And to make matters worse, admission to elite colleges is further skewed by preference that’s given to legacies, which are alumni families, families where there were prior alumni or generations of alumni that attended.
In Harvard’s most recently admitted class, 27%, more than a QUARTER of undergrads had a relative who also went there.
And in fact, data was revealed in the recent lawsuit against Harvard affirmative action, showing that if you’re a recruited athlete, or legacy, or a rich donor, your odds of admission are 45%.
That’s 10 times the average admission rate at Harvard.
If you’re the kid of a rich donor, AND also a legacy, forget it.
The odds of admission reach like 70 plus percent, 70 plus percent!
There are state universities who don’t have admission rates that high.
All this suggests that really the simplest way to become extremely rich, and then subsequently to ride the conveyor belt into working in finance on Wall Street, is heavily driven by going to the right university, which in turn is heavily influenced by simply being born rich, being born to the right family – and better yet born to rich parents who also graduated from that Ivy League school.
That’s why with good education and hard work, there is a real path to the upper middle class, maybe even the top 5-10% if you work VERY hard.
But to crack the top 1% is a lot harder, like insanely harder, because there are all these structural networks and biases that create a ceiling for anyone who didn’t already come from a family in that elite circle.
Not saying it’s impossible.
You can always find examples of rags to riches success stories, even ones that got into the top 0.1%.
And those often gets celebrated in media news stories.
But what I am saying is that the probabilities, the odds, are SO skewed against you, so not in your favor if you come from an average family, even if you work hard and have merit, that it’s functionally impossible.
And that is where pure luck of being born in the right circumstances to the right family, the right legacy, whatever, gives you a big boost.
So given this, what can you do?
If you already come from a rich family, good on you, you got lucky, god bless you.
But if you don’t come from a rich family and the odds are against you for breaking into level three, that top 1% or top 0.1%, what can you do?
Well, you should take comfort knowing that, first, with sufficient hard work, it is still possible to break into the top 5-10% in a more realistic way.
You have to work very hard, but it is doable.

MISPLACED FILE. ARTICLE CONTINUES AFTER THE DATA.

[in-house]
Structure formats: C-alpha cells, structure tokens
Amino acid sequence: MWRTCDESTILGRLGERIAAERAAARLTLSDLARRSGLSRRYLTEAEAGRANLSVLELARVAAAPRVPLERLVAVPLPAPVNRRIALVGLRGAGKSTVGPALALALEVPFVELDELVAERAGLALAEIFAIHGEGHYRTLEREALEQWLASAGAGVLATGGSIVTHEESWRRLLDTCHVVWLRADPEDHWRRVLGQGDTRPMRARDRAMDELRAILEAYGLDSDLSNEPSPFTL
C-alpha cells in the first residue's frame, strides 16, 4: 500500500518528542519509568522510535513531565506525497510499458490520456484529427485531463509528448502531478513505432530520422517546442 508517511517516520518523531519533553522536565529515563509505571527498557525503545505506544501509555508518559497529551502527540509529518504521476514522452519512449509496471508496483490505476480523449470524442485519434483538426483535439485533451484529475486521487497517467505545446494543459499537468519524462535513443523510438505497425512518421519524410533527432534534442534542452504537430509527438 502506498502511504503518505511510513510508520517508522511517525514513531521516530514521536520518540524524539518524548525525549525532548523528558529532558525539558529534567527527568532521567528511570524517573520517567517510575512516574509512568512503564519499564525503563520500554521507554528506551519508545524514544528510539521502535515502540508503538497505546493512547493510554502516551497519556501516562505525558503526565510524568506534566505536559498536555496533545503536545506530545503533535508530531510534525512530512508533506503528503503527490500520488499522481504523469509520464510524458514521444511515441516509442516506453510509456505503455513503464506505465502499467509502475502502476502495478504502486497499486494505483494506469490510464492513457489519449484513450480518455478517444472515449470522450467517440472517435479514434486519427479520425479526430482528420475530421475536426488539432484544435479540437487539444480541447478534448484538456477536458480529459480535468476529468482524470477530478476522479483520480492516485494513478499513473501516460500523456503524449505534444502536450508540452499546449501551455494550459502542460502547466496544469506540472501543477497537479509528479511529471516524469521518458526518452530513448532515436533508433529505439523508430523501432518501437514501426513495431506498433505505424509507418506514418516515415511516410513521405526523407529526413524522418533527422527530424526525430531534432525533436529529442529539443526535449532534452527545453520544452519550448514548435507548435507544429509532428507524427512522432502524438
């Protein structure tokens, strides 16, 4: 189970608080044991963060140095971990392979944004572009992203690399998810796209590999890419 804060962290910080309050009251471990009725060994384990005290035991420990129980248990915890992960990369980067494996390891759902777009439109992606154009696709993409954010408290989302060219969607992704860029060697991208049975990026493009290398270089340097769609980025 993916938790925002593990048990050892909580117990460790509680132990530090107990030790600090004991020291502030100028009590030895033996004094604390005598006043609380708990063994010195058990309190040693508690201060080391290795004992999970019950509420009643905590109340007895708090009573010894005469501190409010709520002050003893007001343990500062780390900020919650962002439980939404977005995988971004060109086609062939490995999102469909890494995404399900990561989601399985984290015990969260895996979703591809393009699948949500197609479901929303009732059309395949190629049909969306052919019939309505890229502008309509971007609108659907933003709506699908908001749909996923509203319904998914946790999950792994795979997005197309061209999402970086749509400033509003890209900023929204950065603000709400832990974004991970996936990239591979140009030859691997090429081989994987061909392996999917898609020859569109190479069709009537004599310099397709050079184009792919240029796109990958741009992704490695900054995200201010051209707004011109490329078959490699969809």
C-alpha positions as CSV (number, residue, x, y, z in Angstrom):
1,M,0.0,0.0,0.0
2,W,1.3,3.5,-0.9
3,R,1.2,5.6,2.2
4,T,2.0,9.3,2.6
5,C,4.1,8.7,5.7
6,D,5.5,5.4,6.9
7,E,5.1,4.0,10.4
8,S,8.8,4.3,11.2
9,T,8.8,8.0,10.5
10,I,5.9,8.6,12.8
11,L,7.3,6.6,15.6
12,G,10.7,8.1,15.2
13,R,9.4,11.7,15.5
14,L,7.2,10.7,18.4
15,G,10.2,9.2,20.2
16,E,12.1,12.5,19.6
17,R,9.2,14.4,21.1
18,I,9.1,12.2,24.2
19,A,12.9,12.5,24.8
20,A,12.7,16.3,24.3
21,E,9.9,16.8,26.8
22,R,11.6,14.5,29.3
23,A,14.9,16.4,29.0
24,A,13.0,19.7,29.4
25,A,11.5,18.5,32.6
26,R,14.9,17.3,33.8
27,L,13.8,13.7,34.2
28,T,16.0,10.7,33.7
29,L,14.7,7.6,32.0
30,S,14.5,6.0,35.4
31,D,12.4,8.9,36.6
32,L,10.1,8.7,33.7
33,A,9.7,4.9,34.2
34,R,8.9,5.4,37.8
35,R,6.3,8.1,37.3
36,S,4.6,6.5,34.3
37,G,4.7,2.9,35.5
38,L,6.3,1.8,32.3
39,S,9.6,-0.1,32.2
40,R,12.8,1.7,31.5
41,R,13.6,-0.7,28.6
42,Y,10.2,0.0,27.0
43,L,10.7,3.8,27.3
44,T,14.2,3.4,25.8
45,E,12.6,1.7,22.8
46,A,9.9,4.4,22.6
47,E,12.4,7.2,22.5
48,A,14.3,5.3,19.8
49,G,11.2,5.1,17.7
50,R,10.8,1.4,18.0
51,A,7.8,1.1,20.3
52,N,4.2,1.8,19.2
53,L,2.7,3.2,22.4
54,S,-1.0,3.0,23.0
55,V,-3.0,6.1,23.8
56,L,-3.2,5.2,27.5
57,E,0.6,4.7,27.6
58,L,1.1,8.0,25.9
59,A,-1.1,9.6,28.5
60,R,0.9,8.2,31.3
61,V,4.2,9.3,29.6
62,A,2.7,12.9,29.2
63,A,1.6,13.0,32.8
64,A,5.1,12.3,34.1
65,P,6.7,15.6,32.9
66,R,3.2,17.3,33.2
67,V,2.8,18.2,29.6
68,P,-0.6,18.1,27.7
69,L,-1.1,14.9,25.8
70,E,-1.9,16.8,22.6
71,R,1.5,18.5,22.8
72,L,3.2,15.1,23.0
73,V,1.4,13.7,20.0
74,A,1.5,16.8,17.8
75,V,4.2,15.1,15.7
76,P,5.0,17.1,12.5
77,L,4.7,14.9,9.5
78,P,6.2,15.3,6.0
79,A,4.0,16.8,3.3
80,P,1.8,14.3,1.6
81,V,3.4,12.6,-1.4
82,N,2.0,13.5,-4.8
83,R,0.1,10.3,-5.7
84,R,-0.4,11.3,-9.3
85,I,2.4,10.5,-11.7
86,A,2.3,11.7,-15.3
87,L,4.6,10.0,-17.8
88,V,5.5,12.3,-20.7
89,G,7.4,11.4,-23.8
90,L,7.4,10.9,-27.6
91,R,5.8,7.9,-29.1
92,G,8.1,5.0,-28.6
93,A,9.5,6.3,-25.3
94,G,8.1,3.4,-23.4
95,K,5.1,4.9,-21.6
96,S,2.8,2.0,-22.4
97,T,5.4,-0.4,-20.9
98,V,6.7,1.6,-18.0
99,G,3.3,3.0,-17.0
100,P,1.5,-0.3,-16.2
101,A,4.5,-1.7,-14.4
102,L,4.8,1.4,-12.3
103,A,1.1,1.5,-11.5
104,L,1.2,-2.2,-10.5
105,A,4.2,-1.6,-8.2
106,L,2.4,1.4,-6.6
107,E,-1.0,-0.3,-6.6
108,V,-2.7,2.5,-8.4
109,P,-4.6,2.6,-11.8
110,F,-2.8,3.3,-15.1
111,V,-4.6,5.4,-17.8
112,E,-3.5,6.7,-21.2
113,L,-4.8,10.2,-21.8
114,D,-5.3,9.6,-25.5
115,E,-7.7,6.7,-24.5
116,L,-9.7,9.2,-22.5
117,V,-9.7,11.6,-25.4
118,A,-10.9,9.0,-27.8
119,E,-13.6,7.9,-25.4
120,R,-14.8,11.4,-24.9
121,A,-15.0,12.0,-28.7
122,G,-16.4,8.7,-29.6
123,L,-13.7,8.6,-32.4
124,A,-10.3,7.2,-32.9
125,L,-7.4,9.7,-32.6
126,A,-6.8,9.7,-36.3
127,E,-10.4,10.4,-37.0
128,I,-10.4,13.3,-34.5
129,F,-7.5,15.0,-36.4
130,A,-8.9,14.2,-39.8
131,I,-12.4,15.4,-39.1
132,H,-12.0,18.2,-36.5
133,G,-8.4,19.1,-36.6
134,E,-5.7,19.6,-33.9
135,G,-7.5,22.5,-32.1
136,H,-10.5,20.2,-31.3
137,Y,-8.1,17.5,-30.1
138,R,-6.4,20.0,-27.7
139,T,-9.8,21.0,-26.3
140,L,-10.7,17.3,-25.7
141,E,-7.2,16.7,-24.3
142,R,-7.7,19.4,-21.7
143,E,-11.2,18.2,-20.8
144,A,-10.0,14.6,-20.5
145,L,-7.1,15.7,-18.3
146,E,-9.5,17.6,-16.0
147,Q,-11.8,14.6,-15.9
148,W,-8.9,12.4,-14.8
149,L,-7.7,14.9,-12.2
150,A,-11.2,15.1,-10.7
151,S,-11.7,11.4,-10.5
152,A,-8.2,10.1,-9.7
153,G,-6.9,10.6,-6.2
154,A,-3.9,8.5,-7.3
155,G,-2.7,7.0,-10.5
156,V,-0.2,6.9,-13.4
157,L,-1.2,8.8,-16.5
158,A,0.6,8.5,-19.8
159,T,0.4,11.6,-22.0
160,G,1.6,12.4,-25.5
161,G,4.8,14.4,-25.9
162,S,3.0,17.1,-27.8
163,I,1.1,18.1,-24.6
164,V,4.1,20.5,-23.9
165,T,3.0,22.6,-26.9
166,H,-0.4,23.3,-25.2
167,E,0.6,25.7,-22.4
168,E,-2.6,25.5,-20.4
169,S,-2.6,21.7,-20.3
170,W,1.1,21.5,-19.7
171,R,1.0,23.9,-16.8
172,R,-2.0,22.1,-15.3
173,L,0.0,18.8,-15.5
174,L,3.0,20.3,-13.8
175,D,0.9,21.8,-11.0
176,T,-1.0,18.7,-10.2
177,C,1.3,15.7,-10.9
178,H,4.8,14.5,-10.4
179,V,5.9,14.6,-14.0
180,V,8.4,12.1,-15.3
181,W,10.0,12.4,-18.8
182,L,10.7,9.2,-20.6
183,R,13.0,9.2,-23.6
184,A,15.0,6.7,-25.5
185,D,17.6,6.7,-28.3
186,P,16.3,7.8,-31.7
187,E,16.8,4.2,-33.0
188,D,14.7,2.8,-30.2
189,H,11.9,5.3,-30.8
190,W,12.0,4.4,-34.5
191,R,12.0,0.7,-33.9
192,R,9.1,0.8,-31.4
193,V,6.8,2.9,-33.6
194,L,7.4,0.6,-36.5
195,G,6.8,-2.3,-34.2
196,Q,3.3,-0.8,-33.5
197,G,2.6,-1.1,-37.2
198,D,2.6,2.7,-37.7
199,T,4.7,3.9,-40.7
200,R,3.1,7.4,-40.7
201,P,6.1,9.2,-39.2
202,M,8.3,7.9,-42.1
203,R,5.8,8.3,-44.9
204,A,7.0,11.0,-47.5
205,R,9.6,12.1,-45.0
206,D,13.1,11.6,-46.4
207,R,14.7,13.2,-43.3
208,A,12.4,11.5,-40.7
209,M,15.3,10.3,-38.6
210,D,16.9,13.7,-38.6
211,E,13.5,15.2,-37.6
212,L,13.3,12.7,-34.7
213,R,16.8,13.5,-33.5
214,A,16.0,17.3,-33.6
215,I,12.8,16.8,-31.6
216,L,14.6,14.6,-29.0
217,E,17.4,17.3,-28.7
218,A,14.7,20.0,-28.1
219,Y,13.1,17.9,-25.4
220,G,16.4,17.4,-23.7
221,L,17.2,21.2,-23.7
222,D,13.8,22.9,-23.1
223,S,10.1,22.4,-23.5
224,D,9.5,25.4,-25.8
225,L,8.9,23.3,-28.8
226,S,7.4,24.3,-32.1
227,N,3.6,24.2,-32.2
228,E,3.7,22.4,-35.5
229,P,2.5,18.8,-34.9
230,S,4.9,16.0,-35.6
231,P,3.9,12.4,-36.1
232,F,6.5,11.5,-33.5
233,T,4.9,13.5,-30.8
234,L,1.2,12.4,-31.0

And that level, that top 5-10% level is more than you need to achieve FI, to achieve rock solid financial security at an early age and live a life of relative freedom.
Freedom to pursue the things you want to pursue, freedom to spend your time the way you want to spend it.
The best and most efficient way to do that is to be really efficient at implementing the framework that I teach here on hack your wealth: earn, save, invest, protect.
The four by four FIRE framework. Check out Episode Two for a refresher on that, where I laid out the framework and gory detail.
And not just implement the four by four framework, but in particular really emphasize the earn, save, and invest parts of the framework for accumulating and multiplying your wealth.
So, if you have ever read, for example, Robert Kiyosaki’s book, Rich Dad, Poor Dad, it’s one of the classic personal finance books out there, you know, his philosophy of pay yourself first.
When you get your paycheck before you spend it on anything, pay yourself first.
Set money aside into your retirement and investment accounts.
You spend what you have leftover. You don’t save what you have leftover.
And you should absolutely do that. And if that’s not your mindset, you need to shift that mindset quickly.
Because here’s the thing, the way you get to FI quickly is to make your assets work for you by earning enough money for you that you can replace your salary income without taking a hit in lifestyle.
Early in life, your job is going to be your primary source of income, because you have no assets, but you have your labor, you have a strong work ethic.
And so you use that to make money.
But you have a pay yourself first mindset and discipline to squirrel away as much of your earnings as possible, and turn them into assets, into little soldiers that can go out into the world, make you more money, bring back more dollars, more soldiers, and rinse and repeat.
As you get older, those proportions eventually invert.
And eventually your assets, whether they are dividend stocks or real estate, online business or whatever, are actually bringing in the majority of your income. Not your job.
And clearly, I think we would all say that, at that point, you for sure have FI, because you’re earning more money outside your job than inside your job.
And so that should be a clear indicator that you can you can leave your job.